|Snow on Noble Fir|
December is the month of the fir, when it stands resolute, defying the wind and cold. May is the month of the oak, when it springs to life in an outburst of vivid green. October is the month of the Maple, when it blazes with the glory of the sun.
But in December, when the fickle oak and failing maple stand barren and leafless in the deepening cold, the fir flourishes, spreading its verdant needles in a steadfast display. Even when winter covers its branches with snow, underneath the fir endures, a faithful testament to the promise of life.
Ken Denniston - December 1991
The recent cold weather in Oregon got me thinking about just how conifers are able to survive freezing temperatures. Even in the mountains where temperatures drop well below 0° Fahrenheit, conifers endure the cold, often showing no ill effects. When temperatures warm in spring, they, in turn, spring to life and put on new growth.
|Ice on Douglas Fir|
If you search the Internet and have the patience to wade through some very technical scientific papers, you will find a mountain of information about conifer cold hardiness. Here is a short, summary of what I was able to find and unscramble.
Conifers have developed two mechanisms to deal with winter cold: Freezing tolerance and freezing avoidance.
Freezing tolerance: Plant cells can tolerate freezing by moving water out of the cell where it freezes without damaging the cell. The concentrated sap in the cell has a lower freezing point and remains in liquid form. This process also leaves the cells dehydrated. To survive, they must also be tolerant of dehydration.
Freezing avoidance: Plant cells can avoid freezing using a process called supercooling. This is a process in which water drops below its freezing point of 32° F. without turning to ice. How is this possible? Normally, when water freezes at 32°, it requires a seed particle. The ice crystals can then begin to form around the seed. This seed could be a tiny spec of some impurity. Water with no impurities can cool to about -40° and still remain liquid. Plants survive by maintaining pure water inside their cells.
Of course, there are limits to how well these strategies can protect conifers from freezing cold. This is why you won’t find any conifers growing on the north coast of Alaska.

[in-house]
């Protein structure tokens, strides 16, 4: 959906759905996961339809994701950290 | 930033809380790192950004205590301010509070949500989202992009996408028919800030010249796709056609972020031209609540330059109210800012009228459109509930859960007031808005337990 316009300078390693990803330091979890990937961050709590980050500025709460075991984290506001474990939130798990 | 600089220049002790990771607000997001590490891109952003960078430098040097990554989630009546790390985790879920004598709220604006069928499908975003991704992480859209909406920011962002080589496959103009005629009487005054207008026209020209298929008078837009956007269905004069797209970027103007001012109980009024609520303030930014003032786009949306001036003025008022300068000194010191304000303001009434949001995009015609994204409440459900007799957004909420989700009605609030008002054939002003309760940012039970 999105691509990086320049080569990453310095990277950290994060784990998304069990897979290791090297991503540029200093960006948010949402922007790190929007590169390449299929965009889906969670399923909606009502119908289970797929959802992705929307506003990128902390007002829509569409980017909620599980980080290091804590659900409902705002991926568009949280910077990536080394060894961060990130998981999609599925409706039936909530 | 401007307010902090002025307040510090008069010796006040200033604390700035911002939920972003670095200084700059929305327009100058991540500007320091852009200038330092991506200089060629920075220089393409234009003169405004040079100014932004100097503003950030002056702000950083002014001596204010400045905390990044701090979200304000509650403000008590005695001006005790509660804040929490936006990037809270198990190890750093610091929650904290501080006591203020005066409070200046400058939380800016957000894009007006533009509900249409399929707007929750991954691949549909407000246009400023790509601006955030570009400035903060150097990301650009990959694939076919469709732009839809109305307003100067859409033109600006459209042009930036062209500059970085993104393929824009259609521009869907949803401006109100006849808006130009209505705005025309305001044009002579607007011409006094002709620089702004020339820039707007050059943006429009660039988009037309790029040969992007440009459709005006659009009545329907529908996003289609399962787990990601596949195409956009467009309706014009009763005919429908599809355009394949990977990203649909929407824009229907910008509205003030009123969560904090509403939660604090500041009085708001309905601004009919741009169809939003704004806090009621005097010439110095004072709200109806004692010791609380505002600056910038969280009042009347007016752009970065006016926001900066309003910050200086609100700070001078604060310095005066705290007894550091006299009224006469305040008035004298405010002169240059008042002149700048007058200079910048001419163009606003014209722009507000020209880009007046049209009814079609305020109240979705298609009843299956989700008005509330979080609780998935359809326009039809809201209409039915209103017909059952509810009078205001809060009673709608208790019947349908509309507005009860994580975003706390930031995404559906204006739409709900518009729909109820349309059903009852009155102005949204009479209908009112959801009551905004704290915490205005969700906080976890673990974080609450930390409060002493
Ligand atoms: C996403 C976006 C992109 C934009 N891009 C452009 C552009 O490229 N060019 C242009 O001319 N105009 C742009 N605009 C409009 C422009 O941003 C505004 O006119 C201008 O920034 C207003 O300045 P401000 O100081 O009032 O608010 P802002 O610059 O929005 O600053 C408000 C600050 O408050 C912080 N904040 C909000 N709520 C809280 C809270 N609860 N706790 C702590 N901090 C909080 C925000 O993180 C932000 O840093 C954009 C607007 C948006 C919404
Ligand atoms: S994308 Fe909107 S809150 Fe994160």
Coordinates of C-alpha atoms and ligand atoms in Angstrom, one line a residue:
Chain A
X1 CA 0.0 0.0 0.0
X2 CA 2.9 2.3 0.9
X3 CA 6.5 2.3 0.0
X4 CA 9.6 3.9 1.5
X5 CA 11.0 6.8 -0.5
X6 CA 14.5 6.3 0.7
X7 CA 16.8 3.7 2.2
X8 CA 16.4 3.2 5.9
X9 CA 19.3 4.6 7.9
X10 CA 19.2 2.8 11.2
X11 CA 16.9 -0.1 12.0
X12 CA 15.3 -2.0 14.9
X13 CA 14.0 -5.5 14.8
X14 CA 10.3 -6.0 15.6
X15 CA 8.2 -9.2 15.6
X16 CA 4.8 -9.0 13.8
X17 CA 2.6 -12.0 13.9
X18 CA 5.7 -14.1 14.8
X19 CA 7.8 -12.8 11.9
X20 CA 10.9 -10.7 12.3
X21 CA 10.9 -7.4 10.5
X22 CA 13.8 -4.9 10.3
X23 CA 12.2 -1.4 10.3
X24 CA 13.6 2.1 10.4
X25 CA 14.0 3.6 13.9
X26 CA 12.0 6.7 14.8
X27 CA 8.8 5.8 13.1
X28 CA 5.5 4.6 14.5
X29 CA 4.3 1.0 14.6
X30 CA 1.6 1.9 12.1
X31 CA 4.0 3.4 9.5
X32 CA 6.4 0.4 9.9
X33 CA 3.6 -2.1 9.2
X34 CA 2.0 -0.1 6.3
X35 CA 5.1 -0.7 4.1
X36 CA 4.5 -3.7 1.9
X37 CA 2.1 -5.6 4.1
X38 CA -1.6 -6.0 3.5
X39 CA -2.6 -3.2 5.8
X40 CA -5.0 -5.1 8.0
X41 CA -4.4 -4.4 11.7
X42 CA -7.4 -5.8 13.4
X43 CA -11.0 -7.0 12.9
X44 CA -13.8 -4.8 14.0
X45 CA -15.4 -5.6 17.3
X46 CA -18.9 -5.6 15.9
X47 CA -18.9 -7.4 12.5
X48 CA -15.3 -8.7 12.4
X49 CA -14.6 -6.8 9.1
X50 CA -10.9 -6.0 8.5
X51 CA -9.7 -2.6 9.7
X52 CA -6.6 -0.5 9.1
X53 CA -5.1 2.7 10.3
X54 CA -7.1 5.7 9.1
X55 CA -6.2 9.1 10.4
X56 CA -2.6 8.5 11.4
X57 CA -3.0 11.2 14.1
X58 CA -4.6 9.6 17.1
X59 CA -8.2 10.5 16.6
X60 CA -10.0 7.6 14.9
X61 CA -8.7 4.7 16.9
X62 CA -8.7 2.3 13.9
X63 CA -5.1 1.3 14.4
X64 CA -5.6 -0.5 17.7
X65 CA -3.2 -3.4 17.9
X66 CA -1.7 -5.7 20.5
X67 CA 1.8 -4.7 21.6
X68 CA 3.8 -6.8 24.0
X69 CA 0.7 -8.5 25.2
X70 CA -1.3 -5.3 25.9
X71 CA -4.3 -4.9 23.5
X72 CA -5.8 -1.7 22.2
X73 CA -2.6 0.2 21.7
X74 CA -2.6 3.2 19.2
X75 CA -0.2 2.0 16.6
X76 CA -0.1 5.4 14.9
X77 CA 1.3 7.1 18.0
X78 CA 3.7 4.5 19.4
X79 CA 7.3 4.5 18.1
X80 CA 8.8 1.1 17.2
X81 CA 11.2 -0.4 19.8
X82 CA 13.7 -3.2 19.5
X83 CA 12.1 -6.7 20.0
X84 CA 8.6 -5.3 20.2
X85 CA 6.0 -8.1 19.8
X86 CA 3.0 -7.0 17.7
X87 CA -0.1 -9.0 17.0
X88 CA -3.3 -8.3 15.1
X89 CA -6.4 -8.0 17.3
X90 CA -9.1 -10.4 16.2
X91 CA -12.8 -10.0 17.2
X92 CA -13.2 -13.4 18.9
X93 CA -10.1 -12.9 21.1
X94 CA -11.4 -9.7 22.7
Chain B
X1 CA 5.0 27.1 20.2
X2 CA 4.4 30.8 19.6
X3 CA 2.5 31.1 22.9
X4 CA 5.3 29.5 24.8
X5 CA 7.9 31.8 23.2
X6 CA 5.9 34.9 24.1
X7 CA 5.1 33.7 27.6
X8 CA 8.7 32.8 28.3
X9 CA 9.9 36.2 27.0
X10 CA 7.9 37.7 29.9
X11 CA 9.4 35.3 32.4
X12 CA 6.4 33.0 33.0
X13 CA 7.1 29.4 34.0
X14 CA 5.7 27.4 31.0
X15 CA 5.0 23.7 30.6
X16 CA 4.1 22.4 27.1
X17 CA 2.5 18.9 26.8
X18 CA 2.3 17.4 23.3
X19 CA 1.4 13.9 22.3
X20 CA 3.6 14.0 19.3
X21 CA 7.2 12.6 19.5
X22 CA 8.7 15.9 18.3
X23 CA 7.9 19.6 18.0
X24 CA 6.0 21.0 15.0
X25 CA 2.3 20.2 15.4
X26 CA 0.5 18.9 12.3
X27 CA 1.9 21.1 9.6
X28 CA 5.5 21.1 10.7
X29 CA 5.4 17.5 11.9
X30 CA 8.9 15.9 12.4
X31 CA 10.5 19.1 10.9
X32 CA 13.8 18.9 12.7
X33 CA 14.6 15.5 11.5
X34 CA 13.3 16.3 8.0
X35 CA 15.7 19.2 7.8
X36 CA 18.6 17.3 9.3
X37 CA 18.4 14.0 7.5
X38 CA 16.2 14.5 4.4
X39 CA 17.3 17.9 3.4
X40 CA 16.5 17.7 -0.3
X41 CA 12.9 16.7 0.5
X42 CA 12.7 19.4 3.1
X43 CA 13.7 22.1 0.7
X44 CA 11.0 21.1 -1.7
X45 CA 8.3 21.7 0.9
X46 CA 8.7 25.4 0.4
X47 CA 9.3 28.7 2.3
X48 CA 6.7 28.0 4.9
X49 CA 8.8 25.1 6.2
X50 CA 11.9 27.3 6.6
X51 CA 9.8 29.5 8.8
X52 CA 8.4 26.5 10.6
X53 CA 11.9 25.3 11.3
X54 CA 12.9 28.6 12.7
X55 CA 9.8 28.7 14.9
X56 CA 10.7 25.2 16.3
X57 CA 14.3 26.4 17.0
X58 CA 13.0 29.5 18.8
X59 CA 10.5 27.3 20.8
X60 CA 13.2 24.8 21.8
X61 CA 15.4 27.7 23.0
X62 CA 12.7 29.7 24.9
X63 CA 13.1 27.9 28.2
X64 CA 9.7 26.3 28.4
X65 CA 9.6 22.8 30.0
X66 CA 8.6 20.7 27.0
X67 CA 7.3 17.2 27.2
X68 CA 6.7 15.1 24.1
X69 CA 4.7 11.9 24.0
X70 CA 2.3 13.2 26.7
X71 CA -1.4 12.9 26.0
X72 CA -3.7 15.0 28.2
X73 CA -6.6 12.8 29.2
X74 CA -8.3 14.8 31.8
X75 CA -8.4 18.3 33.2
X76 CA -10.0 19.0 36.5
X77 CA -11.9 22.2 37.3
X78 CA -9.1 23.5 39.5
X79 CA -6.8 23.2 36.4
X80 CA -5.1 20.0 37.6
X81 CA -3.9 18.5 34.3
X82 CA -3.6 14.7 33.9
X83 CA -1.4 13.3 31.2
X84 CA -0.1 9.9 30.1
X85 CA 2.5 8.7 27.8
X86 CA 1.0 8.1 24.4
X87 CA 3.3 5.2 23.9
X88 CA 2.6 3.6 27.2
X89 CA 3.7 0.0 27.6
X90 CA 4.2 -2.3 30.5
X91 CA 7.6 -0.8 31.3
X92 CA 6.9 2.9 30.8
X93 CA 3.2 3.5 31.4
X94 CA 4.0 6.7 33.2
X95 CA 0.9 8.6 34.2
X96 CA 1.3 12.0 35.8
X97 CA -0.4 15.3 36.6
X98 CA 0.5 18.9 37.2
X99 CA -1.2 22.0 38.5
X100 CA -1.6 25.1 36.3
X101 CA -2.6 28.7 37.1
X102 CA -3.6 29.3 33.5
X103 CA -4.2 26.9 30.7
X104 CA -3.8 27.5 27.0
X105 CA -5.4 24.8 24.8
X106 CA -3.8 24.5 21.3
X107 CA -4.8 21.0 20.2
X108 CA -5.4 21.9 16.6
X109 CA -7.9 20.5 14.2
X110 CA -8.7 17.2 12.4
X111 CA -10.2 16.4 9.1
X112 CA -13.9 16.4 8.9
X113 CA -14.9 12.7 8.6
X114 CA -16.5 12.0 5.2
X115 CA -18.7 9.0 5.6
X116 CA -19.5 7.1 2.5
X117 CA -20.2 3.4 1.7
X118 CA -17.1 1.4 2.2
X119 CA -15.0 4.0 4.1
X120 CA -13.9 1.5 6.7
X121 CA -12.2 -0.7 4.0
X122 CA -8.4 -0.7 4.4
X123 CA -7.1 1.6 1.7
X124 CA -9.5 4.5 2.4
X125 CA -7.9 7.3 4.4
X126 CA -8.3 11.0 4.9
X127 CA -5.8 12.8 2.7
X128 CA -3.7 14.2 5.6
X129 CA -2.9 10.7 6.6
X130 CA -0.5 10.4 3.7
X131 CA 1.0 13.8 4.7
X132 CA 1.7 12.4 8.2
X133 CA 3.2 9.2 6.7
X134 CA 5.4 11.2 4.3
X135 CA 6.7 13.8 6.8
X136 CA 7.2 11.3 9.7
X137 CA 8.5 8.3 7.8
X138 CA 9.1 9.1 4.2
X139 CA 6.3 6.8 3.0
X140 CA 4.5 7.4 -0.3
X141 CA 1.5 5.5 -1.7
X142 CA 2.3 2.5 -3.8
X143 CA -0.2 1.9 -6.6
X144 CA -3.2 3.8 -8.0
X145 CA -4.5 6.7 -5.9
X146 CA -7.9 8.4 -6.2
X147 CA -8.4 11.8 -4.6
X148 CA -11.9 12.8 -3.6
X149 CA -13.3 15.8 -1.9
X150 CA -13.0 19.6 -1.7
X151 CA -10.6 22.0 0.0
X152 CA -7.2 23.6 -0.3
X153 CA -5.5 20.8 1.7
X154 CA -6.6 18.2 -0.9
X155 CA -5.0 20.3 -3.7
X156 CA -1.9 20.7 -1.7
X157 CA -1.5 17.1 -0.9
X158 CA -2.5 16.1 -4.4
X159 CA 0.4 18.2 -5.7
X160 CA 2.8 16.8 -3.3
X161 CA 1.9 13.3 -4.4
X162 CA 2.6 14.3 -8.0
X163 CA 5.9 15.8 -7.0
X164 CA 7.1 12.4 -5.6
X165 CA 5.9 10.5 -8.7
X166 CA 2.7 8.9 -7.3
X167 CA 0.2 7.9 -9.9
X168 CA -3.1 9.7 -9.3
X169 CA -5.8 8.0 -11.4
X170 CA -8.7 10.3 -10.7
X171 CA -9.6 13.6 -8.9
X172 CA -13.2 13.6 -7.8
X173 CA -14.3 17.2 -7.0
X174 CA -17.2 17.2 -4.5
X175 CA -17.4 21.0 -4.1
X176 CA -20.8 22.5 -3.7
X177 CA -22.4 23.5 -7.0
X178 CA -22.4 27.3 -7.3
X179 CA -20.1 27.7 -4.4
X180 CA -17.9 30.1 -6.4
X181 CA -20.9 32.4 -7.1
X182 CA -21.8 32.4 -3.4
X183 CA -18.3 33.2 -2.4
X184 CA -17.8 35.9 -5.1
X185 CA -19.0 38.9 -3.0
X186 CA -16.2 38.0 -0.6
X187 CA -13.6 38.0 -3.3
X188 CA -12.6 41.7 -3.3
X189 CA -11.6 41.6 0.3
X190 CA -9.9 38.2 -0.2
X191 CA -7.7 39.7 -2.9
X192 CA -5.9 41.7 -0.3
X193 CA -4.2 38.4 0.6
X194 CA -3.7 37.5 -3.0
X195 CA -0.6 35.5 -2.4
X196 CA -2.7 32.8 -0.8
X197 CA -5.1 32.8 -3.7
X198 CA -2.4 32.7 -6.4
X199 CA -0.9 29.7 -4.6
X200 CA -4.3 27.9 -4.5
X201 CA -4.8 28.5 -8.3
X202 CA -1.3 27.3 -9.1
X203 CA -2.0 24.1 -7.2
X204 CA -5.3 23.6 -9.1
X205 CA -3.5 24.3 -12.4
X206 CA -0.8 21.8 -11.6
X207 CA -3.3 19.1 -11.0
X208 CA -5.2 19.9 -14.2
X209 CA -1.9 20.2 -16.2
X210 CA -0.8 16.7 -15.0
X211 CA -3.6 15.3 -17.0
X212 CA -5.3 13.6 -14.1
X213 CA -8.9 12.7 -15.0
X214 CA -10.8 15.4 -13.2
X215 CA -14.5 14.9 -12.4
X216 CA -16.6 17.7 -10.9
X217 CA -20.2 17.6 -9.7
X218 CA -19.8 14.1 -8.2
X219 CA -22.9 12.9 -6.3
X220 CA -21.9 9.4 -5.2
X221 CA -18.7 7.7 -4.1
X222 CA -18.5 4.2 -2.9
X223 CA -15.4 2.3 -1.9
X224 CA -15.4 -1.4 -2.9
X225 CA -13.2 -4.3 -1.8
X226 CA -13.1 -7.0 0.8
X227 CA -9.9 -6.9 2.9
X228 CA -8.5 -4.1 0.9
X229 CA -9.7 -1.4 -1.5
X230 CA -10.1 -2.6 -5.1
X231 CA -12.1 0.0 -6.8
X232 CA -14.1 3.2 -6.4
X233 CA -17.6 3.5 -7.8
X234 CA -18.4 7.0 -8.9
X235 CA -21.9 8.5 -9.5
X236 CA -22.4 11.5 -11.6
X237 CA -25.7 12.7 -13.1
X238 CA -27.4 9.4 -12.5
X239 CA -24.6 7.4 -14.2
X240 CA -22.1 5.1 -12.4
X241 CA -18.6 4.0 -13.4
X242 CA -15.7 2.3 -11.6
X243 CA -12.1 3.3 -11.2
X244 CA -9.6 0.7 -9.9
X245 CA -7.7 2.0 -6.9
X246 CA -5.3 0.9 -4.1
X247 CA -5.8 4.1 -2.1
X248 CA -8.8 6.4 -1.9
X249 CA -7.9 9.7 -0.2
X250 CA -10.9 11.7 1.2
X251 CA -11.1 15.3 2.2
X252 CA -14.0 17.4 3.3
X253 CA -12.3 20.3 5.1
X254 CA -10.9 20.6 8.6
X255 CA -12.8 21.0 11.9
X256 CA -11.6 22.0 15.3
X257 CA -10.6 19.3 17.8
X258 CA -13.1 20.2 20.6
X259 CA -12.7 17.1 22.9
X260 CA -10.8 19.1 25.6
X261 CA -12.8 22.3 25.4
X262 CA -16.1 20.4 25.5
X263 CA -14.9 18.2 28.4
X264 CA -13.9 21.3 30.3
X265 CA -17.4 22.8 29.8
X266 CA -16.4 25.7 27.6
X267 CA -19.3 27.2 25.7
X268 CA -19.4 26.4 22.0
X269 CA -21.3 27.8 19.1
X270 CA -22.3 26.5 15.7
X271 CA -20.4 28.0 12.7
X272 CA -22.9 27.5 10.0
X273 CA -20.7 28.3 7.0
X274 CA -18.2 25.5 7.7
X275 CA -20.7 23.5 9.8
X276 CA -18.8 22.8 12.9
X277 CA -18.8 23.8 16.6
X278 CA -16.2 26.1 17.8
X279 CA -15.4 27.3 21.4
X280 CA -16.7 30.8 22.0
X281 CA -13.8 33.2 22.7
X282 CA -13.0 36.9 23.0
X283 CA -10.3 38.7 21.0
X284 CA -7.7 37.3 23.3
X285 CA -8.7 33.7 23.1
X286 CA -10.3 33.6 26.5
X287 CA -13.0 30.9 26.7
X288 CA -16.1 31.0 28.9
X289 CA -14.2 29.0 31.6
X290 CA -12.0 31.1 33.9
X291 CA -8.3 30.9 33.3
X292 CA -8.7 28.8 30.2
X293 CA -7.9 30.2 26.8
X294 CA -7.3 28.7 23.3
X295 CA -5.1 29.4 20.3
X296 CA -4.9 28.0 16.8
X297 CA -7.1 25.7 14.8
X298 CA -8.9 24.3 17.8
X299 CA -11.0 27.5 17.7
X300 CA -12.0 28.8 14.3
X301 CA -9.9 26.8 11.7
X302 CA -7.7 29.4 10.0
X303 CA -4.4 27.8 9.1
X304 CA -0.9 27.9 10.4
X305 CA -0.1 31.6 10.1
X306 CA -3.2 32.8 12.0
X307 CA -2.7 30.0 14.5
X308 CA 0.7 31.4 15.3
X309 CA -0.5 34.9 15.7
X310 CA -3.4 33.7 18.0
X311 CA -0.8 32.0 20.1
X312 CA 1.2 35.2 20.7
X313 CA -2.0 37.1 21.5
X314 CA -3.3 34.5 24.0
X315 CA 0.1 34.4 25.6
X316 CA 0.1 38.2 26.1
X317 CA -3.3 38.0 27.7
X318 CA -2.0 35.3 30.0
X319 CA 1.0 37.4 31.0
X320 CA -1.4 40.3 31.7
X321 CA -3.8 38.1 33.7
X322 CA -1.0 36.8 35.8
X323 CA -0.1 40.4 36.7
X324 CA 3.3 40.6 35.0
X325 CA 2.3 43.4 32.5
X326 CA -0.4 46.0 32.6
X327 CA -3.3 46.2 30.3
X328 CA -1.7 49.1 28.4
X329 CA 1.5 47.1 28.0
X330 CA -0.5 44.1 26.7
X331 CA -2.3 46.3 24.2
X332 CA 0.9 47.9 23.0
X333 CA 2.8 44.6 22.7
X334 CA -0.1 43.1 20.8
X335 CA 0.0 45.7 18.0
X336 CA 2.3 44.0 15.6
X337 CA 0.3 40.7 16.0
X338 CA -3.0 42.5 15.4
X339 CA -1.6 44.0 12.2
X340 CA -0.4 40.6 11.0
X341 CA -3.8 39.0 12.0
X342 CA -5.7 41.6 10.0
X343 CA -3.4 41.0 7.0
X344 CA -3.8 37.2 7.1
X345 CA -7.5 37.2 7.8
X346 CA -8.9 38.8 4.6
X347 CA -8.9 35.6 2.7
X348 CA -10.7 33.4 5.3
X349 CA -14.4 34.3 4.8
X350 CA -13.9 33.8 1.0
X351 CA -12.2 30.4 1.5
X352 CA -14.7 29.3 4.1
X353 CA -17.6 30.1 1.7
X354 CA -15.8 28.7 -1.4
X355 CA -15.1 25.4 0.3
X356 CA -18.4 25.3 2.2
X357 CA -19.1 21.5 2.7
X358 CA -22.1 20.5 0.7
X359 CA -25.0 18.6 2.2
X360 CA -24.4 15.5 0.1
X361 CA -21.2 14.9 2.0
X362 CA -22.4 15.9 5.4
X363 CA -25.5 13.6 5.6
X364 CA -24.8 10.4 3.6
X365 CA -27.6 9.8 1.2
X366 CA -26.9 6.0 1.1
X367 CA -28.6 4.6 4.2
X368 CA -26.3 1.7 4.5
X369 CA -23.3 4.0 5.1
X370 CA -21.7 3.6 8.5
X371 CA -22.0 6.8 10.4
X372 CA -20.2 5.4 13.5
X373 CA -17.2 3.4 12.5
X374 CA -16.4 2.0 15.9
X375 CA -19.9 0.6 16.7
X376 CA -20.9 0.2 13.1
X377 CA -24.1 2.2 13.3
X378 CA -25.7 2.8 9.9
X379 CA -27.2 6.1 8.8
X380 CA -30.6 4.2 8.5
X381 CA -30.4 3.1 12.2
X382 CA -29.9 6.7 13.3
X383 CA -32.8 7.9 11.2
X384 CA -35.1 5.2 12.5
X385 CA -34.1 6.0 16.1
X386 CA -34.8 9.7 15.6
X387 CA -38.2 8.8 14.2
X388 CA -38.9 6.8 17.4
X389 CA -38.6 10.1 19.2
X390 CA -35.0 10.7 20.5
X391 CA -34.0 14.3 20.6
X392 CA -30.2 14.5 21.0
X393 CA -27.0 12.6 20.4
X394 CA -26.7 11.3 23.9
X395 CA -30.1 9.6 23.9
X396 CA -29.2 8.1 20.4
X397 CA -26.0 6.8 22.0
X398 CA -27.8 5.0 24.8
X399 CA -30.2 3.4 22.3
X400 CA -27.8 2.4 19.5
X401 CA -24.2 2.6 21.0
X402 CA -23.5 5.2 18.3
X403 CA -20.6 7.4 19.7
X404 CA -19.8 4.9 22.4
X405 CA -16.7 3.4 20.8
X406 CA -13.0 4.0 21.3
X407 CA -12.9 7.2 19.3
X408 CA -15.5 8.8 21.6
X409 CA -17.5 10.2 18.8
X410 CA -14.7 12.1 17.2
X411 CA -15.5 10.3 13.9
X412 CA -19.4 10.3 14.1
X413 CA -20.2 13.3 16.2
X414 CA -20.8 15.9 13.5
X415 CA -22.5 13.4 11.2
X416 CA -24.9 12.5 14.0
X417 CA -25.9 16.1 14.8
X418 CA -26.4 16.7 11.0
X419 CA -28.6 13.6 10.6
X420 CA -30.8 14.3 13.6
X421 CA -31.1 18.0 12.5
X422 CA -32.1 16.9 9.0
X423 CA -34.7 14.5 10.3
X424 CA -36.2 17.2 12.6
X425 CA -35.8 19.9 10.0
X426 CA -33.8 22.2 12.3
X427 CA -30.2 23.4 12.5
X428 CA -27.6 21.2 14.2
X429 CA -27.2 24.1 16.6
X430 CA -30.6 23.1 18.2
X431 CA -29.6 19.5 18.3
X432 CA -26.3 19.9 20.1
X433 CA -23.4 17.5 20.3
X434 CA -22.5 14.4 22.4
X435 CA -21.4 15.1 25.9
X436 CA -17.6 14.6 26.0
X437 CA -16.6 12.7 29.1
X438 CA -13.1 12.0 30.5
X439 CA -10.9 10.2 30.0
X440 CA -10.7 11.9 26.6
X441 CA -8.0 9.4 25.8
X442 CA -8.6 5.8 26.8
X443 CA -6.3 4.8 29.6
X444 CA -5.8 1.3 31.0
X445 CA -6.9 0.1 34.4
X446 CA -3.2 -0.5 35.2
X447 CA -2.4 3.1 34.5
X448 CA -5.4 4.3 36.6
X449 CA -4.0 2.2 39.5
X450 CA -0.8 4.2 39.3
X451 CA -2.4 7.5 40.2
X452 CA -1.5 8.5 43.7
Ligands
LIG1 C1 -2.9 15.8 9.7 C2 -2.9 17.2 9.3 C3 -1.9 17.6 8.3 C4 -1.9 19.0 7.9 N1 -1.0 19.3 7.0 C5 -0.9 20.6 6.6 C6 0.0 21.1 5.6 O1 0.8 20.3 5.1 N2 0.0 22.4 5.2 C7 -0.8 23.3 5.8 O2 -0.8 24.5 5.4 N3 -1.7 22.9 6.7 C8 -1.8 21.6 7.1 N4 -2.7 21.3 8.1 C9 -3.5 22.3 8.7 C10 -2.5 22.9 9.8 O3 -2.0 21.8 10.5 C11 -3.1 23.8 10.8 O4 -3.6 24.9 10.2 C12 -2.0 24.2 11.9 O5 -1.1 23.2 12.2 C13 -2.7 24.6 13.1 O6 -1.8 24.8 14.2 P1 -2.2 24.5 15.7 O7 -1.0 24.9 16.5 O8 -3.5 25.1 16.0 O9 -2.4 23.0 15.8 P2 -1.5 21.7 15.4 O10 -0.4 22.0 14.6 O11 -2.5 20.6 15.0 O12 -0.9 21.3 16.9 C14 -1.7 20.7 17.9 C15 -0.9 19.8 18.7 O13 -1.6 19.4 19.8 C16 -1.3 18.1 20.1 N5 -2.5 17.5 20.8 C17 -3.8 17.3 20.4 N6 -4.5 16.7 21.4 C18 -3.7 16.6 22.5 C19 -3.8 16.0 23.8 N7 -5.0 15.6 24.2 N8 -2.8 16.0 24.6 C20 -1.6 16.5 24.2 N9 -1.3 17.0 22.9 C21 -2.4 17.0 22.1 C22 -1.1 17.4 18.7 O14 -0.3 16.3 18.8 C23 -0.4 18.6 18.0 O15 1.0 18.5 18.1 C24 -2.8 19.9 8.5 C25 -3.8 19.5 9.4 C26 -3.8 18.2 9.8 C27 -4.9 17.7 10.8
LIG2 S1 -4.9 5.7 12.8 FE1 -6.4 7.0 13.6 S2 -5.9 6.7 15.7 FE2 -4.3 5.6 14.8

Not all conifers are equally cold hardy. You will see the cold hardy ones growing at the timberline in the mountains. Most conifers that you see growing at lower elevations cannot survive the cold temperatures near the timberline in the mountains. The US Department of Agriculture has developed a hardiness zone system and mapped these zones for the US, shown on the map below.
You can find the zone where you live here.
You can find the hardiness zones for each conifer here.
Even cold-hardy conifers can be damaged by extreme cold. The trees acclimate to the cold in the winter, but rapid temperature changes can still cause damage. New growth on trees and seedlings are more vulnerable to freezing damage. If a cold snap comes in the spring after new buds begin to grow, they can be killed. This happened to the new growth on many subalpine firs around Mt. Hood in the spring of 2016.
Note that there is considerable genetic variability in cold hardiness within a species. Trees adapt to the conditions where they grow. For example, Douglas firs growing at 5000 feet on Mt. Hood are more cold hardy than those growing in the valleys of the Coast Range. If you gather seeds from the low-elevation trees and plant them up at 5000 feet in the Cascades, they will not be able to thrive in that cold environment.
|Hoyt Arboretum - January 12, 2017|
“Mechanisms in Frost Survival and Freeze-Damage in Nature” by Marja-Liisa Sutinen, et al. in Conifer Cold Hardiness, Ed. by Francine J. Bigras and Stephen Colombo, P. 90ff. Available here.